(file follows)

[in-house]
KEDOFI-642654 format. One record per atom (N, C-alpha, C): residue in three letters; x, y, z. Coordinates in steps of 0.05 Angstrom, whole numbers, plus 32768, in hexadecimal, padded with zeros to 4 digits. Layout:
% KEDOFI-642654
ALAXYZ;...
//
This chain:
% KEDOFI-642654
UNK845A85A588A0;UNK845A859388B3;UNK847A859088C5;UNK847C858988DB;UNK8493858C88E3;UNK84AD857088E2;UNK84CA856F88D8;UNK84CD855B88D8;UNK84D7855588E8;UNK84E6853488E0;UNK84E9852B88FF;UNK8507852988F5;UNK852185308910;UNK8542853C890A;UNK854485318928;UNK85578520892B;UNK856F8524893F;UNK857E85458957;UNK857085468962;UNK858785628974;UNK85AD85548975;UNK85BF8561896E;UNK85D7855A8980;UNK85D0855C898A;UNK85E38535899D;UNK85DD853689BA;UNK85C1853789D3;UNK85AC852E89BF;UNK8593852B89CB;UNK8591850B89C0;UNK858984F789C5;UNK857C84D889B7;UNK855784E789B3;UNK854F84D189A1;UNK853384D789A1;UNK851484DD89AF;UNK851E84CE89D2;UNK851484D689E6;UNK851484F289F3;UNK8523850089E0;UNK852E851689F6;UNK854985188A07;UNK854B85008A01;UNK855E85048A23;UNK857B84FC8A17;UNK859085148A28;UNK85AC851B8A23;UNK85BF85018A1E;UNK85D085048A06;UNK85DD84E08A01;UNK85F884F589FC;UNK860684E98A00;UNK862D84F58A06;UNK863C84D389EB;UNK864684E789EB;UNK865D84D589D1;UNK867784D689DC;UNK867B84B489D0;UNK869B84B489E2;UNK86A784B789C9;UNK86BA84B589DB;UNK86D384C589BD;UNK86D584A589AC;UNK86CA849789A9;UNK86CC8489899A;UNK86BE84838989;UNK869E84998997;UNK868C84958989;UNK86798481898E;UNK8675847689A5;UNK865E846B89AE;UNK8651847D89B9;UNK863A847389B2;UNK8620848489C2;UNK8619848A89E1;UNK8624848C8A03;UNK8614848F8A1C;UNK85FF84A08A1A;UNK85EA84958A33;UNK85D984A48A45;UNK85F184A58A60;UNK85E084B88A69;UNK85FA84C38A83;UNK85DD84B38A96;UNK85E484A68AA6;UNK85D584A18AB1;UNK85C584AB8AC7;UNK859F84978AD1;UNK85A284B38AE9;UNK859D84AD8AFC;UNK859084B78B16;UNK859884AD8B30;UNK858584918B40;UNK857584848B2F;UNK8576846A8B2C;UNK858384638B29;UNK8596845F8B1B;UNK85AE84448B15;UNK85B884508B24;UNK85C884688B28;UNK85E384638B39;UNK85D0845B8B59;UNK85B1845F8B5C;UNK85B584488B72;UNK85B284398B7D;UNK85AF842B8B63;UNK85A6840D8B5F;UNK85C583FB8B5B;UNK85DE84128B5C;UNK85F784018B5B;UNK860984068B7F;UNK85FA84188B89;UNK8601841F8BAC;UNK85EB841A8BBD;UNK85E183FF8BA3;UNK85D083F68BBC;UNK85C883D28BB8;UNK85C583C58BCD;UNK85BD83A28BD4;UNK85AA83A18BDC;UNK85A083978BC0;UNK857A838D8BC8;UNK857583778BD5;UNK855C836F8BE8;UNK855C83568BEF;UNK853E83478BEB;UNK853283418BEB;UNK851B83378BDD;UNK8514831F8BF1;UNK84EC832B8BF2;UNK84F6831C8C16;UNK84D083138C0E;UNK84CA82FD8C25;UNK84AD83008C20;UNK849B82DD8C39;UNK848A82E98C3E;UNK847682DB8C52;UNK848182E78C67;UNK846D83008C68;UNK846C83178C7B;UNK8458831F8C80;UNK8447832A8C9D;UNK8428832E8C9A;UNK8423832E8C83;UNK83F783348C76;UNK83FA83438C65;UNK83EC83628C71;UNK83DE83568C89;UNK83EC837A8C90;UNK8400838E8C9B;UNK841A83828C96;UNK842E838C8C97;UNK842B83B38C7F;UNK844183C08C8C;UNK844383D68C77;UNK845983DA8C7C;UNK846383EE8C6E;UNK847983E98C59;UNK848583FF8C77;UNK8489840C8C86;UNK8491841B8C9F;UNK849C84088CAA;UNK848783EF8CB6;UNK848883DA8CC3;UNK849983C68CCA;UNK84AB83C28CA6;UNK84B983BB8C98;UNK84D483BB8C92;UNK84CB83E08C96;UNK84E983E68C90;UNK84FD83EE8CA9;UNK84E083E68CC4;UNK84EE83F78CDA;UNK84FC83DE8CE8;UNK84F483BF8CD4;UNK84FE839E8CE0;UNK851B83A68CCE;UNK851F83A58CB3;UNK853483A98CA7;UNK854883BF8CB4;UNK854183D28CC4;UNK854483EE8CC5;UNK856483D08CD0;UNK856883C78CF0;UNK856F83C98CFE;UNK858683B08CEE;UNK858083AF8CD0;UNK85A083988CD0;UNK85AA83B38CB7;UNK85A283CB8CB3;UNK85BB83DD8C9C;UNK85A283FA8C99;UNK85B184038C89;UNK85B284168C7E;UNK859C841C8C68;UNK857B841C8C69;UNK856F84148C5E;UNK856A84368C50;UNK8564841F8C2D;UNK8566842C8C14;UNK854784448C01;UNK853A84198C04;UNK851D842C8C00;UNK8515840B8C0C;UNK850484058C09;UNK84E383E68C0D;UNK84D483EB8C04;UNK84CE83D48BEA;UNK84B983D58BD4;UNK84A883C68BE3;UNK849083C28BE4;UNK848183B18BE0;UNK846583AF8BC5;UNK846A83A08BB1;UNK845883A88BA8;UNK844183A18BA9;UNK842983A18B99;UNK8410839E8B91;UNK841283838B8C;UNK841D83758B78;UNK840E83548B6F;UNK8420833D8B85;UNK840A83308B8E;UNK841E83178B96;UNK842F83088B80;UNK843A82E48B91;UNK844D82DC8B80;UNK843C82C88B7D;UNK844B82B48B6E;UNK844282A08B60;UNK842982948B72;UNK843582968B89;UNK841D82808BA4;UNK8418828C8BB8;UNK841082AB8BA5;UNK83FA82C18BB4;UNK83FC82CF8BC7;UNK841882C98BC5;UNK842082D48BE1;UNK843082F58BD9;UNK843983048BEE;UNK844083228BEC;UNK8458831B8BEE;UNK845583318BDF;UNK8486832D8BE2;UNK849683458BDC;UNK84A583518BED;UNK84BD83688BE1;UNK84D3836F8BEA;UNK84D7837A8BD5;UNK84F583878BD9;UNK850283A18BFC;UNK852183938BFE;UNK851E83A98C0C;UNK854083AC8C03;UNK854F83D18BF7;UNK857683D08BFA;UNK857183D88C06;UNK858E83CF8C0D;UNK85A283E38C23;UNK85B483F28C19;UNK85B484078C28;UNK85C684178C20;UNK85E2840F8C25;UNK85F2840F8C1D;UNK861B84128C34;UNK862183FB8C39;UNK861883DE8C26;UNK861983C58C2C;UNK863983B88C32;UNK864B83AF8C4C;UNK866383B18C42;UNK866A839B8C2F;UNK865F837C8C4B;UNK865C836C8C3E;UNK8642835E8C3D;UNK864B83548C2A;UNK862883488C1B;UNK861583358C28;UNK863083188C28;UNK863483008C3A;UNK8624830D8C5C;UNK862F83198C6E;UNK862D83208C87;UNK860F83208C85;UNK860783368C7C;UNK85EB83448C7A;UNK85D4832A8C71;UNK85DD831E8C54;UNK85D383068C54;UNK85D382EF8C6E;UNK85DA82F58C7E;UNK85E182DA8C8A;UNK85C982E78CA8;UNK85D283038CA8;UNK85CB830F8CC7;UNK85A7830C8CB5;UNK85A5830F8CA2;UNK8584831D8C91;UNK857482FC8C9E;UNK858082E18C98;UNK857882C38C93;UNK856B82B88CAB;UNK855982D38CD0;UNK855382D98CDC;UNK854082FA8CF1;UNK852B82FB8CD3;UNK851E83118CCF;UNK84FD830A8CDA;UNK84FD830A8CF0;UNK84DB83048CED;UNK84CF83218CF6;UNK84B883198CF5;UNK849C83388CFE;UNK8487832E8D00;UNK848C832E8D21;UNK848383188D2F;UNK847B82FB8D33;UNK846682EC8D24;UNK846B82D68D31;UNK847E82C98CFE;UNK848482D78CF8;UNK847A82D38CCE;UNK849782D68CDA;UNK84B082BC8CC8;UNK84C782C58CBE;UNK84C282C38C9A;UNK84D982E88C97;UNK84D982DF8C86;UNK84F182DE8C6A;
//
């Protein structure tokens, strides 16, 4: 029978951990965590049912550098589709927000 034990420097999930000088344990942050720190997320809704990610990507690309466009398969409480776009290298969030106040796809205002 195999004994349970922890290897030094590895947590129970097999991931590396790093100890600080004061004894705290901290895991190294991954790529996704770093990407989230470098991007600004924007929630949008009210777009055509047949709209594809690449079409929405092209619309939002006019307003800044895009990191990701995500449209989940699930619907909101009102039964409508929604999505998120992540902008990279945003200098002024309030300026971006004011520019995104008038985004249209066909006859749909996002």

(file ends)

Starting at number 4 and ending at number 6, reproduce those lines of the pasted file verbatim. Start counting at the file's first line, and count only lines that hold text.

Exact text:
ALAXYZ;...
//
This chain: